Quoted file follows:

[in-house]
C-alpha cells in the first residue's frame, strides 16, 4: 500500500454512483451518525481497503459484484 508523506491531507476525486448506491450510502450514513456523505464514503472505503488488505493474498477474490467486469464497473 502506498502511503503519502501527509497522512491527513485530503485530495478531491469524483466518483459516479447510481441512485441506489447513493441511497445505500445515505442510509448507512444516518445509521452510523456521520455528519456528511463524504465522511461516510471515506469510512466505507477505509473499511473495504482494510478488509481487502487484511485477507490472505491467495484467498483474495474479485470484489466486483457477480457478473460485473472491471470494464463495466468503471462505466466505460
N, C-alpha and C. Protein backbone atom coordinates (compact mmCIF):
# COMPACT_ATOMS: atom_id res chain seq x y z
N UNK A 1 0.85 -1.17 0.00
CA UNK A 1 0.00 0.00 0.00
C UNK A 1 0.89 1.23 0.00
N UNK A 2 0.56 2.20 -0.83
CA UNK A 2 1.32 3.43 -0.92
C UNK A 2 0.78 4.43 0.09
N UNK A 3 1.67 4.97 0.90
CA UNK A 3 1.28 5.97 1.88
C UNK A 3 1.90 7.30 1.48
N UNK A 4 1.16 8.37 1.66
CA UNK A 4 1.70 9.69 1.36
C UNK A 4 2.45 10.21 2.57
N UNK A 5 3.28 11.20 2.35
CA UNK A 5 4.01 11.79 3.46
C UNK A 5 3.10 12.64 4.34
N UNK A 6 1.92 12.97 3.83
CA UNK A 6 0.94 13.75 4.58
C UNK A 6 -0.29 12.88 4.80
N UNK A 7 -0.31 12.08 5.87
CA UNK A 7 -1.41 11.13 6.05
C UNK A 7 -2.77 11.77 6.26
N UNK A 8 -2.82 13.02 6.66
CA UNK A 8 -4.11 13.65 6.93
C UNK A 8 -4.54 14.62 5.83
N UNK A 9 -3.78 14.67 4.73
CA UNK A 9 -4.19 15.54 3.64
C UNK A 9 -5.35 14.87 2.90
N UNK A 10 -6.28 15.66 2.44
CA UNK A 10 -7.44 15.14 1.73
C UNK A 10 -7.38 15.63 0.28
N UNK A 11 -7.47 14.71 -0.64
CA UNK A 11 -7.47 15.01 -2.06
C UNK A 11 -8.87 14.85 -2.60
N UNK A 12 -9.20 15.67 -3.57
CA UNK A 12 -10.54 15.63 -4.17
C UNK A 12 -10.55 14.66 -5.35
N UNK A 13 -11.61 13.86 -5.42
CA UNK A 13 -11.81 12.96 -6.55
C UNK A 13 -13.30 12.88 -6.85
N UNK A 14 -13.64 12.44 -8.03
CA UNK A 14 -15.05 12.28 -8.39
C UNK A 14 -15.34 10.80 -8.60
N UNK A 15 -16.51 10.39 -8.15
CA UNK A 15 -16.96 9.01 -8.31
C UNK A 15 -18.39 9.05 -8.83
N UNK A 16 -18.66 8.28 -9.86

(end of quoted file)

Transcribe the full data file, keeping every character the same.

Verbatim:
[in-house]
C-alpha cells in the first residue's frame, strides 16, 4: 500500500454512483451518525481497503459484484 508523506491531507476525486448506491450510502450514513456523505464514503472505503488488505493474498477474490467486469464497473 502506498502511503503519502501527509497522512491527513485530503485530495478531491469524483466518483459516479447510481441512485441506489447513493441511497445505500445515505442510509448507512444516518445509521452510523456521520455528519456528511463524504465522511461516510471515506469510512466505507477505509473499511473495504482494510478488509481487502487484511485477507490472505491467495484467498483474495474479485470484489466486483457477480457478473460485473472491471470494464463495466468503471462505466466505460
N, C-alpha and C. Protein backbone atom coordinates (compact mmCIF):
# COMPACT_ATOMS: atom_id res chain seq x y z
N UNK A 1 0.85 -1.17 0.00
CA UNK A 1 0.00 0.00 0.00
C UNK A 1 0.89 1.23 0.00
N UNK A 2 0.56 2.20 -0.83
CA UNK A 2 1.32 3.43 -0.92
C UNK A 2 0.78 4.43 0.09
N UNK A 3 1.67 4.97 0.90
CA UNK A 3 1.28 5.97 1.88
C UNK A 3 1.90 7.30 1.48
N UNK A 4 1.16 8.37 1.66
CA UNK A 4 1.70 9.69 1.36
C UNK A 4 2.45 10.21 2.57
N UNK A 5 3.28 11.20 2.35
CA UNK A 5 4.01 11.79 3.46
C UNK A 5 3.10 12.64 4.34
N UNK A 6 1.92 12.97 3.83
CA UNK A 6 0.94 13.75 4.58
C UNK A 6 -0.29 12.88 4.80
N UNK A 7 -0.31 12.08 5.87
CA UNK A 7 -1.41 11.13 6.05
C UNK A 7 -2.77 11.77 6.26
N UNK A 8 -2.82 13.02 6.66
CA UNK A 8 -4.11 13.65 6.93
C UNK A 8 -4.54 14.62 5.83
N UNK A 9 -3.78 14.67 4.73
CA UNK A 9 -4.19 15.54 3.64
C UNK A 9 -5.35 14.87 2.90
N UNK A 10 -6.28 15.66 2.44
CA UNK A 10 -7.44 15.14 1.73
C UNK A 10 -7.38 15.63 0.28
N UNK A 11 -7.47 14.71 -0.64
CA UNK A 11 -7.47 15.01 -2.06
C UNK A 11 -8.87 14.85 -2.60
N UNK A 12 -9.20 15.67 -3.57
CA UNK A 12 -10.54 15.63 -4.17
C UNK A 12 -10.55 14.66 -5.35
N UNK A 13 -11.61 13.86 -5.42
CA UNK A 13 -11.81 12.96 -6.55
C UNK A 13 -13.30 12.88 -6.85
N UNK A 14 -13.64 12.44 -8.03
CA UNK A 14 -15.05 12.28 -8.39
C UNK A 14 -15.34 10.80 -8.60
N UNK A 15 -16.51 10.39 -8.15
CA UNK A 15 -16.96 9.01 -8.31
C UNK A 15 -18.39 9.05 -8.83
N UNK A 16 -18.66 8.28 -9.86